I was walking through Sam’s Town here in Las Vegas on a Tuesday in June. The casino offers 10x points (worth 0.5%) for seniors on Tuesdays and I was scouting the place looking to see if anything might be of interest. Even after all these years, scouting is part of my routine.
I’ve been restricted from receiving mailers for more than a decade at all Boyd properties (including Sam’s Town), so anything I find has to be good enough by itself to be worthwhile, because there won’t be additional benefits coming down the road.
I came across a 50¢ (actually it was for quarters, but you had to bet 10 of them) 9/5 Double Double Bonus Poker bank where the progressive was at $4,600.
This is a pretty high number, given the royal starts at $2,000. As a general rule of thumb, 1,000 coins added to the royal adds about a half percent. This was 5,200 extra coins on a game that starts out at 97.8% approximately. I was sure the game was positive with no slot club at all, but on a day with a 0.5% club, it was clearly a good play.
I know the strategy approximately, but not exactly. I have not played this game with such a high progressive for some time, but I was aware of many of the adjustments. There was only one seat open on the bank of 10 machines, so if I wanted to have the option of playing this, I had to sit down now immediately. Which I did. If, after contemplation, I decided not to play the game I could always leave. But the seat would likely not remain open if I thought about it while standing up.
My problem was that I hadn’t played video poker for $2.50 a game or less for a couple of decades! No matter how positive the game is at these stakes, this is not the game I wish to be playing.
Some people can go back and forth between denominations easily enough, but there is a psychological aspect to it as well. Playing this game for $5 coins would have been interesting to me. Playing it for 50¢ coins, not so much.
Still, I regularly play dollar games these days, which I didn’t do a few years ago. Simply put, my welcome at casinos isn’t universal and the casinos with good $5 and higher games in Las Vegas are mostly not interested in my action. Since there are some good dollar games around, I play them.
Also, sometimes I play slots for 75¢ or 80¢ a hand, although usually faster than I play video poker. That isn’t the first denomination I seek out, but sometimes that’s where the advantage is this time. So, if I sometimes play for these stakes, clearly $2.50 a hand is not beneath me.
I found myself hoping nobody I knew saw me playing these stakes. They might conclude “Bob lost all his bankroll and now must play for lower stakes,” which isn’t the case at all. My initial feeling was one of embarrassment. Nobody spoke to me in a way that indicated they recognized me. But I’m writing about it here, so obviously I no longer feel the need to keep it a secret.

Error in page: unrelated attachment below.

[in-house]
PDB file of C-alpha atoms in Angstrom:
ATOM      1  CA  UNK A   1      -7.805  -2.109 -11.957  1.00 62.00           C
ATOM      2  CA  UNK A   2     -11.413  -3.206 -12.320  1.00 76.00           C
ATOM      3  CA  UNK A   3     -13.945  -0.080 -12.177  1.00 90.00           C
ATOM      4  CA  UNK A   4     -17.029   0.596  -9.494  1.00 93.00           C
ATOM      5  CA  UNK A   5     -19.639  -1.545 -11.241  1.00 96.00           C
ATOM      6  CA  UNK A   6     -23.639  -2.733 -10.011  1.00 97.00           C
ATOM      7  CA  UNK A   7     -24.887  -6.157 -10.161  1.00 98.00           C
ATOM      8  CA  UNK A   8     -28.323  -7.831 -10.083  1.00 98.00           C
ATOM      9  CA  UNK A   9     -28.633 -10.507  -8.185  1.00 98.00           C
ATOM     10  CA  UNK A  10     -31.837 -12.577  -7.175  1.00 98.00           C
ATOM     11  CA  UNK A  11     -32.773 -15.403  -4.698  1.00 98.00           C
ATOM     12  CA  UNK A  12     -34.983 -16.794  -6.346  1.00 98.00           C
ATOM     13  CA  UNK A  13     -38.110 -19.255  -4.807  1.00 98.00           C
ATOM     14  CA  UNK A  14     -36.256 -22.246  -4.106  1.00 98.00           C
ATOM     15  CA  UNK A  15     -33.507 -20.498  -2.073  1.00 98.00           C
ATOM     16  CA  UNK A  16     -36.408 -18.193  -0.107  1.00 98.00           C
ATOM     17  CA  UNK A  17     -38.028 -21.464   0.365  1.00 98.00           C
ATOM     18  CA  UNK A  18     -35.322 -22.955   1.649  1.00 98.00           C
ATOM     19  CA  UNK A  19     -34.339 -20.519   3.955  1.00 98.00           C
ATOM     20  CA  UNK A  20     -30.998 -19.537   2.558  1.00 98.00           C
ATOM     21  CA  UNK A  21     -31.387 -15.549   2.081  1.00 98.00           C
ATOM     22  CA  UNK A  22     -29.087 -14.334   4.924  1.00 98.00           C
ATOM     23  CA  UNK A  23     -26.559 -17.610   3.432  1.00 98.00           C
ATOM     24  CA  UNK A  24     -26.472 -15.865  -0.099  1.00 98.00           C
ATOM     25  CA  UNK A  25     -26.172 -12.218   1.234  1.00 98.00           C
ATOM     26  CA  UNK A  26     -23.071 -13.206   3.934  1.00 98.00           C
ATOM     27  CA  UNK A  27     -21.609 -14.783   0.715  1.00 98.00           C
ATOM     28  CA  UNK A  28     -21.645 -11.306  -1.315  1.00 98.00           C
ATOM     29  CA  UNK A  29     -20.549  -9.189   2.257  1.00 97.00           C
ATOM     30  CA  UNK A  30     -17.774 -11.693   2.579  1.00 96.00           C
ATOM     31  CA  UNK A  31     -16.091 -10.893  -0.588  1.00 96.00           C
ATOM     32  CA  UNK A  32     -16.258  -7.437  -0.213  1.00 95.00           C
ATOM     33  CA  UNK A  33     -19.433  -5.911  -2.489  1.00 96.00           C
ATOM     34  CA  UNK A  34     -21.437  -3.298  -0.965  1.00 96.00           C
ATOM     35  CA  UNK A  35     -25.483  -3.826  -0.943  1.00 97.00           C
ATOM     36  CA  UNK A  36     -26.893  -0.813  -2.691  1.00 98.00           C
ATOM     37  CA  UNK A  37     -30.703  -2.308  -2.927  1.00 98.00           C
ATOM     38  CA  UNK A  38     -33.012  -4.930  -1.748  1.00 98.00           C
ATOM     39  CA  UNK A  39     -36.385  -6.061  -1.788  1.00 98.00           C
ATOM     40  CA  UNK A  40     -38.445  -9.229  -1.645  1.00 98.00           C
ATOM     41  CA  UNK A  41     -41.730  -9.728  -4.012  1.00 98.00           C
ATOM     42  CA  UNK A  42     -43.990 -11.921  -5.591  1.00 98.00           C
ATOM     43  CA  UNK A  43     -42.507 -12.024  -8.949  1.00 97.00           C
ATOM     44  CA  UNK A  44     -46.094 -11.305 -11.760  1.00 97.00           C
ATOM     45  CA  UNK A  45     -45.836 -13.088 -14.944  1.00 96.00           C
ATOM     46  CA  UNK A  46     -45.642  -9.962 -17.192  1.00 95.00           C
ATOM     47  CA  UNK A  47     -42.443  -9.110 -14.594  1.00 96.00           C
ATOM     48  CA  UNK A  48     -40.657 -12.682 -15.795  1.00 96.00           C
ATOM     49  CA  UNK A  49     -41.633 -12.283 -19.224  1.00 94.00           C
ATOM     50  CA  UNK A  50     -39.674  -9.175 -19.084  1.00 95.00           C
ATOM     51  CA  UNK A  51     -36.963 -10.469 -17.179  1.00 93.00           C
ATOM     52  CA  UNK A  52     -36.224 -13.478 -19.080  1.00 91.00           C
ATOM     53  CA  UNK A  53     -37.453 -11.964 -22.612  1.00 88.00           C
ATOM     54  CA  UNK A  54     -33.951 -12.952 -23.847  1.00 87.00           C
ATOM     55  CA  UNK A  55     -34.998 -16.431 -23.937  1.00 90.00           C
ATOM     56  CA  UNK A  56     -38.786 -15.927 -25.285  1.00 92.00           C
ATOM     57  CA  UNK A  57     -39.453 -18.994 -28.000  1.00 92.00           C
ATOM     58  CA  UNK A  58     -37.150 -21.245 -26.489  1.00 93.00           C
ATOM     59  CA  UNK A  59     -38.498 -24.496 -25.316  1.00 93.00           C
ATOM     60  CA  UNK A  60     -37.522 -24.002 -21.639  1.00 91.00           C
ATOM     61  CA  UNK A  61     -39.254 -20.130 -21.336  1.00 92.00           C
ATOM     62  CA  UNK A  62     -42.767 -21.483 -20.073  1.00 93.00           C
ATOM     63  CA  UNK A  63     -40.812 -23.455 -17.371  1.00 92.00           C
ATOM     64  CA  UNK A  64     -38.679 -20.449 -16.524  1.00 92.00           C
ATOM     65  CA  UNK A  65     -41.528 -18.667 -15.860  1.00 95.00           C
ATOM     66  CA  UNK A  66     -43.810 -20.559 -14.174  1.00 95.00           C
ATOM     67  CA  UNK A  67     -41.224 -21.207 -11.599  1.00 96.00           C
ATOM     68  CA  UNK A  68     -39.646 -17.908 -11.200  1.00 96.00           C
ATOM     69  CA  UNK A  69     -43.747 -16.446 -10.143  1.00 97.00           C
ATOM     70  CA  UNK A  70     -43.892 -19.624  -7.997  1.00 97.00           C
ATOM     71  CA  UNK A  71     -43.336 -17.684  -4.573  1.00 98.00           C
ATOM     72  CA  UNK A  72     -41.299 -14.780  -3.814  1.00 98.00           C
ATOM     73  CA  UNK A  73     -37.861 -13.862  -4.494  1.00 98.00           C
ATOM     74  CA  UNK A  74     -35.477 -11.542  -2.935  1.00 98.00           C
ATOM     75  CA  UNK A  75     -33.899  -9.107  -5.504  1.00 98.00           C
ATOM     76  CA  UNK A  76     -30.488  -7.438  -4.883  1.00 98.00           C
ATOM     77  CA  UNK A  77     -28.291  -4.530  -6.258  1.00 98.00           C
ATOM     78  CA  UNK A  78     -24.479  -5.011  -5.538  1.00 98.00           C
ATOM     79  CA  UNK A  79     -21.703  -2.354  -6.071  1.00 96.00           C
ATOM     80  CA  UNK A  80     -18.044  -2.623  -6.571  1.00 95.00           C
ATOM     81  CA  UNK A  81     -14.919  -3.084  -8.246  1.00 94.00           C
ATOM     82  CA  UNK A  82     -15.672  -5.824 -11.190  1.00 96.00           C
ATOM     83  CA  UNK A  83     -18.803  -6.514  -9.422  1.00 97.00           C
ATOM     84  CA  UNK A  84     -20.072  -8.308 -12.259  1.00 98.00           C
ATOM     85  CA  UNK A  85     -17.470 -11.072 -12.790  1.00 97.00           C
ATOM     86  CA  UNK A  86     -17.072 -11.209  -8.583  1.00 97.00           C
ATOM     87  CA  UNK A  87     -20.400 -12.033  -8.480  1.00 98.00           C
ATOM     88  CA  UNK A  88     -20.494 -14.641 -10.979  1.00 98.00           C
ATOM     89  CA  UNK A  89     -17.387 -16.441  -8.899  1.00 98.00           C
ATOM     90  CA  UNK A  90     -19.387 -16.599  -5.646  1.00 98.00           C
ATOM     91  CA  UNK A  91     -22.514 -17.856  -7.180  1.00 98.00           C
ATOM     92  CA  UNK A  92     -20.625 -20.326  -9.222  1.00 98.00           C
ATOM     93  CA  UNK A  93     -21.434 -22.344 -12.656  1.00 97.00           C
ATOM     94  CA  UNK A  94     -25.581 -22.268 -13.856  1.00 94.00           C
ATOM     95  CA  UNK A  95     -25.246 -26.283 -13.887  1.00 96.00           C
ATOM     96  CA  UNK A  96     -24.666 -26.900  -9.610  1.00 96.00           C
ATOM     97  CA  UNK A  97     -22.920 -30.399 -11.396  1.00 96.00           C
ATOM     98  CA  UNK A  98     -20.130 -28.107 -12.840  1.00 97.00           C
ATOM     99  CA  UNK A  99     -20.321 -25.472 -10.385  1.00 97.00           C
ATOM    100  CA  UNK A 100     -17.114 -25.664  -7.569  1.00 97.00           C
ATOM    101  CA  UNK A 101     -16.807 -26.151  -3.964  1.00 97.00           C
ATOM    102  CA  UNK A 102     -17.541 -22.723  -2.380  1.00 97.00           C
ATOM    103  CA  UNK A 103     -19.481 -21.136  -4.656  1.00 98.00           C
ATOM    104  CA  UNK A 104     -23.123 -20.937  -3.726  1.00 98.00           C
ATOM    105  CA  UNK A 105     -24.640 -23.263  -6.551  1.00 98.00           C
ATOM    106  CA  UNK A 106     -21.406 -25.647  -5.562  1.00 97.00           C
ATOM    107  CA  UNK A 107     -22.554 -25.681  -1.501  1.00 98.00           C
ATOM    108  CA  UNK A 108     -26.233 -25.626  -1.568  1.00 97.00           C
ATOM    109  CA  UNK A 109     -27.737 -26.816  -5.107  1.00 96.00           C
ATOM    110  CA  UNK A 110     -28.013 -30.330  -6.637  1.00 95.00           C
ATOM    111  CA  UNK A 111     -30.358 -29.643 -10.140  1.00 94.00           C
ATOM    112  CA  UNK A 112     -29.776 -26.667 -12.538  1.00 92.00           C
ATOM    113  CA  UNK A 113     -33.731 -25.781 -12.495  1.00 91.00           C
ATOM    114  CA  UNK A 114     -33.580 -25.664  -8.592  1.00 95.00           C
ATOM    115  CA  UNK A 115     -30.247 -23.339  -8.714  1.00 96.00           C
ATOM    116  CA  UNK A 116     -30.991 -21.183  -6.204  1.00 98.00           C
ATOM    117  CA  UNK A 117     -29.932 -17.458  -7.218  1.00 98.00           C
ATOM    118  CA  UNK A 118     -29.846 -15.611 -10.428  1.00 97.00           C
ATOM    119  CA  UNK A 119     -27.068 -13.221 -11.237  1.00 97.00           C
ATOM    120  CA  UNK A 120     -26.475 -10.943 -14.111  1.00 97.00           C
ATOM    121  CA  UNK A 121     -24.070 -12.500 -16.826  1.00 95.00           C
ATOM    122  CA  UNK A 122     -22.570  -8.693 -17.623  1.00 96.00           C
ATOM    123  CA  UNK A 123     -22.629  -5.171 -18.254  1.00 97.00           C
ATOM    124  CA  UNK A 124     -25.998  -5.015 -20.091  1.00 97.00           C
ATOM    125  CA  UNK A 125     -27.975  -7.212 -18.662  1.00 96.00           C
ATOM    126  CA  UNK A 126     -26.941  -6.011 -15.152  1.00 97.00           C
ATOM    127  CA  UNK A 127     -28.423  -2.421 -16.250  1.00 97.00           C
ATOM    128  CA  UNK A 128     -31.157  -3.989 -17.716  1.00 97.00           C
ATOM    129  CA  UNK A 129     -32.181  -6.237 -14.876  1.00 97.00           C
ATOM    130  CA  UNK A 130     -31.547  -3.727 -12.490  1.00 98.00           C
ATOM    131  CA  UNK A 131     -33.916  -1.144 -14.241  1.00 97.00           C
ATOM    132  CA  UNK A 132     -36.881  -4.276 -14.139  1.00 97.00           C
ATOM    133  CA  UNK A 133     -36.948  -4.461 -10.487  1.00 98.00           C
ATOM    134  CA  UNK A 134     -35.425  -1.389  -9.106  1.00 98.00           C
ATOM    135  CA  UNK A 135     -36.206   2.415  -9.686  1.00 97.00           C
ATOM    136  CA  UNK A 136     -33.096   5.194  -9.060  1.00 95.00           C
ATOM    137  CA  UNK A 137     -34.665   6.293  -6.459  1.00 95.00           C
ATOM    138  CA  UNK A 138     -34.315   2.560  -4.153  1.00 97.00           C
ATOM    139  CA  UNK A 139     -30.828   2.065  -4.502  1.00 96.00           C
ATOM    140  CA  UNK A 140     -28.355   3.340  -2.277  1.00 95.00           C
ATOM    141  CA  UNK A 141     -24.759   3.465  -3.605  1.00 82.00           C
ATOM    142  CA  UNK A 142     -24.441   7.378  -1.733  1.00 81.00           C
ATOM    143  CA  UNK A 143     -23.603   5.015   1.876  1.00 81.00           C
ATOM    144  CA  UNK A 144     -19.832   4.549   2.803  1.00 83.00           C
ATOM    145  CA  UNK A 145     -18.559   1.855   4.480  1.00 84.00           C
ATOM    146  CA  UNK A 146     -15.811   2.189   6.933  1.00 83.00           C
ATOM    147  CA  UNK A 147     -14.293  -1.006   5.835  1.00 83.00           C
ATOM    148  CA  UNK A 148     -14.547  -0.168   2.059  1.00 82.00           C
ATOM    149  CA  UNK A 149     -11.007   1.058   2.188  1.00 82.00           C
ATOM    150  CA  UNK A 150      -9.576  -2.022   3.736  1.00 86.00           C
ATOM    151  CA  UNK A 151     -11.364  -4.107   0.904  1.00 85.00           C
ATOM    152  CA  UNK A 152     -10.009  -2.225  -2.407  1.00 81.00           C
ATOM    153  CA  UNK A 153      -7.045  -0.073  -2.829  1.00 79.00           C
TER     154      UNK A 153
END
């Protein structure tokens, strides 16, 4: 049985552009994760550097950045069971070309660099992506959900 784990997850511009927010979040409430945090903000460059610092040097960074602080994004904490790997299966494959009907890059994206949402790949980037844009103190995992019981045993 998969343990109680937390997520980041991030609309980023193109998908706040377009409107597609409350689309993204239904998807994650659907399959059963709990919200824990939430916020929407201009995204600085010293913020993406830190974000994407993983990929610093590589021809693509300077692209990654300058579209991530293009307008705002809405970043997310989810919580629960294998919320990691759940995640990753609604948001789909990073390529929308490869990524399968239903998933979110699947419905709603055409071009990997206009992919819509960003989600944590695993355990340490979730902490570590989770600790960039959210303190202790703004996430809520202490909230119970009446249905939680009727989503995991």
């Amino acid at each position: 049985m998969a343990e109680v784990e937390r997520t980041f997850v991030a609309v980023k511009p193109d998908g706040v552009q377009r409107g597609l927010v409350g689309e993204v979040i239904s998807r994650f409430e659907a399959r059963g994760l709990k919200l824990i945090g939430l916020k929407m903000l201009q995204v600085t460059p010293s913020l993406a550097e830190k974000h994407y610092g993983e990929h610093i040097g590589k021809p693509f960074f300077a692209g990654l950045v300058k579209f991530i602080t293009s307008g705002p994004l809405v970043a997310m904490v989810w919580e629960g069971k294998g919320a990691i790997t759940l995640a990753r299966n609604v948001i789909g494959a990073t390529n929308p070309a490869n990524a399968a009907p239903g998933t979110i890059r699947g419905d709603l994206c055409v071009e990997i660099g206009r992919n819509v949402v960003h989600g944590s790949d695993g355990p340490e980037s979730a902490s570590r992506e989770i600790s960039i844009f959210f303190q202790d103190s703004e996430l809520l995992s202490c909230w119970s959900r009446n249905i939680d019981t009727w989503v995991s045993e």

One man two seats down from me kept looking at me as though he might recognize me. (I didn’t recognize him, but more than 100,000 students have gone through one or more of my classes over the past 30+ years and I don’t recognize them all.) Possibly, he thought it was me but wasn’t sure. Possibly, he remembered me from somewhere and couldn’t figure out how he knew me. I was basically silent, so I didn’t give away clues that way.
As I was pounding away, the players around me were different from what I was used to. When I’m playing a positive game, I’m looking to play quickly — because time is money. Among strong players, this behavior is typical. Older ladies on both sides of me would watch the credits add up when they hit a full house or higher. I would “slam” the button causing the credits to add up instantly. They were averaging perhaps 400 hands per hour while I was playing more than twice that.
Possibly these people were on some team, paid by the hour. Possibly they just saw the $4,600 number, which they recognized as being at possibly an all-time high for this machine and sat down to take a shot at it. I didn’t pay attention to what strategy they were using, so I have no idea of their competence. This is a game that can be quite expensive if you’re not the one who hits the royal.
Even when I’ve passed either of the two full banks of quarter deuces bonus progressives at the South Point, the players seen to be playing much more seriously than they are at Sam’s Town. Probably because there are so many decent video poker plays at South Point and relatively few at Sam’s Town. But I’m not sure.
Fortunately, I was dealt AAAA4 and 2222K (which didn’t improve on the draw) in the 900 hands I played before somebody else hit the royal at $5,100. My score was positive on this day, although that’s something my readers care about more than I do. Keep playing games where I have the edge, and over time, good things will happen.
It will probably be easier to sit down at a game this size in the future now that I have “gotten over” my reluctance. But it had better be a big edge. Playing these stakes for less than a one percent advantage is just not very interesting.